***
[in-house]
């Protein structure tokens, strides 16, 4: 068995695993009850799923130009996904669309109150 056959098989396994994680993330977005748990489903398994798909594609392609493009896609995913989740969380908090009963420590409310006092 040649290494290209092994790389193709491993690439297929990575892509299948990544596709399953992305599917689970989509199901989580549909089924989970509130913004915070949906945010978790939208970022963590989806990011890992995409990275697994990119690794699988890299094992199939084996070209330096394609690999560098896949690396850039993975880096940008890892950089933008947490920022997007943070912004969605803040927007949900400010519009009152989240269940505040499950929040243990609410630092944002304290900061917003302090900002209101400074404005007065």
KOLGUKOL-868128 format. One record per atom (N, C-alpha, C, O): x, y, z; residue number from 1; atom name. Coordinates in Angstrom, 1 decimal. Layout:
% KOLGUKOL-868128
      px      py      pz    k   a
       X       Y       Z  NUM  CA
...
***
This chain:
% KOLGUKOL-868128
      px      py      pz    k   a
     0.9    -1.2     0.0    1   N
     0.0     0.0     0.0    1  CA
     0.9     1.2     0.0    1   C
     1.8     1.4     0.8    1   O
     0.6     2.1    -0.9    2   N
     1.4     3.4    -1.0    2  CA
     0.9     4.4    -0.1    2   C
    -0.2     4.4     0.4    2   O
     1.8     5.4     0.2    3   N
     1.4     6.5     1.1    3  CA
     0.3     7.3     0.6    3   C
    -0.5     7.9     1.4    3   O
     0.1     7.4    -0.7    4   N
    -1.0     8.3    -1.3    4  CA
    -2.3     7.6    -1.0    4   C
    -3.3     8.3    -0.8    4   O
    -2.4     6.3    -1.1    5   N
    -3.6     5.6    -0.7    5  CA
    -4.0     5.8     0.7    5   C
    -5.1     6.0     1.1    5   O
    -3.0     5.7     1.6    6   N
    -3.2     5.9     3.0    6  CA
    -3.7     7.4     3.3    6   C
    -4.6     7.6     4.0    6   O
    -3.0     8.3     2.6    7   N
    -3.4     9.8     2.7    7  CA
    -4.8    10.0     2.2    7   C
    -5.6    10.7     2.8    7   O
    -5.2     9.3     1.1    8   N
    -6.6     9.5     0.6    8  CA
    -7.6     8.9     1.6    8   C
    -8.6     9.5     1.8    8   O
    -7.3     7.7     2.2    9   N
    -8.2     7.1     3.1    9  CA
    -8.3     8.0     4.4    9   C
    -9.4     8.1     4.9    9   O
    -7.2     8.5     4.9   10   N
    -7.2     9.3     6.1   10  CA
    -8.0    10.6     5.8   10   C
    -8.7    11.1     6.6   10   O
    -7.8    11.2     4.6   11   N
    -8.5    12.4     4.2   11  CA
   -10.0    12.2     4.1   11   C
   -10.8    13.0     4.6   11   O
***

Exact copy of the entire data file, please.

[in-house]
């Protein structure tokens, strides 16, 4: 068995695993009850799923130009996904669309109150 056959098989396994994680993330977005748990489903398994798909594609392609493009896609995913989740969380908090009963420590409310006092 040649290494290209092994790389193709491993690439297929990575892509299948990544596709399953992305599917689970989509199901989580549909089924989970509130913004915070949906945010978790939208970022963590989806990011890992995409990275697994990119690794699988890299094992199939084996070209330096394609690999560098896949690396850039993975880096940008890892950089933008947490920022997007943070912004969605803040927007949900400010519009009152989240269940505040499950929040243990609410630092944002304290900061917003302090900002209101400074404005007065």
KOLGUKOL-868128 format. One record per atom (N, C-alpha, C, O): x, y, z; residue number from 1; atom name. Coordinates in Angstrom, 1 decimal. Layout:
% KOLGUKOL-868128
      px      py      pz    k   a
       X       Y       Z  NUM  CA
...
***
This chain:
% KOLGUKOL-868128
      px      py      pz    k   a
     0.9    -1.2     0.0    1   N
     0.0     0.0     0.0    1  CA
     0.9     1.2     0.0    1   C
     1.8     1.4     0.8    1   O
     0.6     2.1    -0.9    2   N
     1.4     3.4    -1.0    2  CA
     0.9     4.4    -0.1    2   C
    -0.2     4.4     0.4    2   O
     1.8     5.4     0.2    3   N
     1.4     6.5     1.1    3  CA
     0.3     7.3     0.6    3   C
    -0.5     7.9     1.4    3   O
     0.1     7.4    -0.7    4   N
    -1.0     8.3    -1.3    4  CA
    -2.3     7.6    -1.0    4   C
    -3.3     8.3    -0.8    4   O
    -2.4     6.3    -1.1    5   N
    -3.6     5.6    -0.7    5  CA
    -4.0     5.8     0.7    5   C
    -5.1     6.0     1.1    5   O
    -3.0     5.7     1.6    6   N
    -3.2     5.9     3.0    6  CA
    -3.7     7.4     3.3    6   C
    -4.6     7.6     4.0    6   O
    -3.0     8.3     2.6    7   N
    -3.4     9.8     2.7    7  CA
    -4.8    10.0     2.2    7   C
    -5.6    10.7     2.8    7   O
    -5.2     9.3     1.1    8   N
    -6.6     9.5     0.6    8  CA
    -7.6     8.9     1.6    8   C
    -8.6     9.5     1.8    8   O
    -7.3     7.7     2.2    9   N
    -8.2     7.1     3.1    9  CA
    -8.3     8.0     4.4    9   C
    -9.4     8.1     4.9    9   O
    -7.2     8.5     4.9   10   N
    -7.2     9.3     6.1   10  CA
    -8.0    10.6     5.8   10   C
    -8.7    11.1     6.6   10   O
    -7.8    11.2     4.6   11   N
    -8.5    12.4     4.2   11  CA
   -10.0    12.2     4.1   11   C
   -10.8    13.0     4.6   11   O